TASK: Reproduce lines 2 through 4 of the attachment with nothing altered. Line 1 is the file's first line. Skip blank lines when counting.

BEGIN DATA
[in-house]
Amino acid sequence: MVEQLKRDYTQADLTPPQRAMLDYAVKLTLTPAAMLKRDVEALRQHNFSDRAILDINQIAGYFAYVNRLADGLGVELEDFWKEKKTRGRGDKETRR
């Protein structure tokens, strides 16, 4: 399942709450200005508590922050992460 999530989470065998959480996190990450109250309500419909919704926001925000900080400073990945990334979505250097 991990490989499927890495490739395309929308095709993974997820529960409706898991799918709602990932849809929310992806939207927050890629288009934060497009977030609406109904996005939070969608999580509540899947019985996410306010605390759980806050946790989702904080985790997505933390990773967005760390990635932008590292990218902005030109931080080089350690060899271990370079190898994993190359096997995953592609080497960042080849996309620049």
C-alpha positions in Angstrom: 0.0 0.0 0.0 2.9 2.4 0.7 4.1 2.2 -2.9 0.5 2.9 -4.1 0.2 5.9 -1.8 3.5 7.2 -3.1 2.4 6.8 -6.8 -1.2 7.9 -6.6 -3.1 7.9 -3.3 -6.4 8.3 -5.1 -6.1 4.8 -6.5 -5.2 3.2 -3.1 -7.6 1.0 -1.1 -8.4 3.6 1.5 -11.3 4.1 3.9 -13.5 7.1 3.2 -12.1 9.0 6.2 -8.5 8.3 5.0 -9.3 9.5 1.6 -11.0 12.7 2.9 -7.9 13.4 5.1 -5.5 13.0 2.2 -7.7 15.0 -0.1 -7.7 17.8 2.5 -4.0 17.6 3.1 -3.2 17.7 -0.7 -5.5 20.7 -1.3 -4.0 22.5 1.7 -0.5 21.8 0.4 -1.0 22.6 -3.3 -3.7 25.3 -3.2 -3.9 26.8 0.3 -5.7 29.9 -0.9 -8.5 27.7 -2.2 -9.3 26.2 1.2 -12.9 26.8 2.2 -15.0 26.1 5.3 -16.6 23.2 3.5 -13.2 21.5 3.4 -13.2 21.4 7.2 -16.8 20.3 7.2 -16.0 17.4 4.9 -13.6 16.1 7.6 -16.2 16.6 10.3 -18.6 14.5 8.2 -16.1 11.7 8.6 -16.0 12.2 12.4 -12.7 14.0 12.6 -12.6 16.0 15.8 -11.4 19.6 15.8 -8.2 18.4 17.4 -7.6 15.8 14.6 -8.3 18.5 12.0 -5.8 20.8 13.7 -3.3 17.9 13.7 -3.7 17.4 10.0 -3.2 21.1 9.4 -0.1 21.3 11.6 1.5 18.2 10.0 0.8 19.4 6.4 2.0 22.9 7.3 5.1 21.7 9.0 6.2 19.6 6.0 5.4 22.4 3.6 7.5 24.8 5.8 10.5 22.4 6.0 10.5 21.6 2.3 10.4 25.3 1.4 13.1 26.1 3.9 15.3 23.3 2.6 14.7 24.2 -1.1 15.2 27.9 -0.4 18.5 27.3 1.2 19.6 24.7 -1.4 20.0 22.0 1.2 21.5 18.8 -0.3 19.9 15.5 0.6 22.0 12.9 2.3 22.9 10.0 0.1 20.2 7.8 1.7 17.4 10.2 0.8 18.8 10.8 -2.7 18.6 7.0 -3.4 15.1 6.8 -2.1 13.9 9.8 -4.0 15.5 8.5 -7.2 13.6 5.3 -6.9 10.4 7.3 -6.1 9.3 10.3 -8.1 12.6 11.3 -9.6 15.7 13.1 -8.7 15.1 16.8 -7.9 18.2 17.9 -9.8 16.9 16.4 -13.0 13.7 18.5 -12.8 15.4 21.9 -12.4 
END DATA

Amino acid sequence: MVEQLKRDYTQADLTPPQRAMLDYAVKLTLTPAAMLKRDVEALRQHNFSDRAILDINQIAGYFAYVNRLADGLGVELEDFWKEKKTRGRGDKETRR
């Protein structure tokens, strides 16, 4: 399942709450200005508590922050992460 999530989470065998959480996190990450109250309500419909919704926001925000900080400073990945990334979505250097 991990490989499927890495490739395309929308095709993974997820529960409706898991799918709602990932849809929310992806939207927050890629288009934060497009977030609406109904996005939070969608999580509540899947019985996410306010605390759980806050946790989702904080985790997505933390990773967005760390990635932008590292990218902005030109931080080089350690060899271990370079190898994993190359096997995953592609080497960042080849996309620049």
C-alpha positions in Angstrom: 0.0 0.0 0.0 2.9 2.4 0.7 4.1 2.2 -2.9 0.5 2.9 -4.1 0.2 5.9 -1.8 3.5 7.2 -3.1 2.4 6.8 -6.8 -1.2 7.9 -6.6 -3.1 7.9 -3.3 -6.4 8.3 -5.1 -6.1 4.8 -6.5 -5.2 3.2 -3.1 -7.6 1.0 -1.1 -8.4 3.6 1.5 -11.3 4.1 3.9 -13.5 7.1 3.2 -12.1 9.0 6.2 -8.5 8.3 5.0 -9.3 9.5 1.6 -11.0 12.7 2.9 -7.9 13.4 5.1 -5.5 13.0 2.2 -7.7 15.0 -0.1 -7.7 17.8 2.5 -4.0 17.6 3.1 -3.2 17.7 -0.7 -5.5 20.7 -1.3 -4.0 22.5 1.7 -0.5 21.8 0.4 -1.0 22.6 -3.3 -3.7 25.3 -3.2 -3.9 26.8 0.3 -5.7 29.9 -0.9 -8.5 27.7 -2.2 -9.3 26.2 1.2 -12.9 26.8 2.2 -15.0 26.1 5.3 -16.6 23.2 3.5 -13.2 21.5 3.4 -13.2 21.4 7.2 -16.8 20.3 7.2 -16.0 17.4 4.9 -13.6 16.1 7.6 -16.2 16.6 10.3 -18.6 14.5 8.2 -16.1 11.7 8.6 -16.0 12.2 12.4 -12.7 14.0 12.6 -12.6 16.0 15.8 -11.4 19.6 15.8 -8.2 18.4 17.4 -7.6 15.8 14.6 -8.3 18.5 12.0 -5.8 20.8 13.7 -3.3 17.9 13.7 -3.7 17.4 10.0 -3.2 21.1 9.4 -0.1 21.3 11.6 1.5 18.2 10.0 0.8 19.4 6.4 2.0 22.9 7.3 5.1 21.7 9.0 6.2 19.6 6.0 5.4 22.4 3.6 7.5 24.8 5.8 10.5 22.4 6.0 10.5 21.6 2.3 10.4 25.3 1.4 13.1 26.1 3.9 15.3 23.3 2.6 14.7 24.2 -1.1 15.2 27.9 -0.4 18.5 27.3 1.2 19.6 24.7 -1.4 20.0 22.0 1.2 21.5 18.8 -0.3 19.9 15.5 0.6 22.0 12.9 2.3 22.9 10.0 0.1 20.2 7.8 1.7 17.4 10.2 0.8 18.8 10.8 -2.7 18.6 7.0 -3.4 15.1 6.8 -2.1 13.9 9.8 -4.0 15.5 8.5 -7.2 13.6 5.3 -6.9 10.4 7.3 -6.1 9.3 10.3 -8.1 12.6 11.3 -9.6 15.7 13.1 -8.7 15.1 16.8 -7.9 18.2 17.9 -9.8 16.9 16.4 -13.0 13.7 18.5 -12.8 15.4 21.9 -12.4 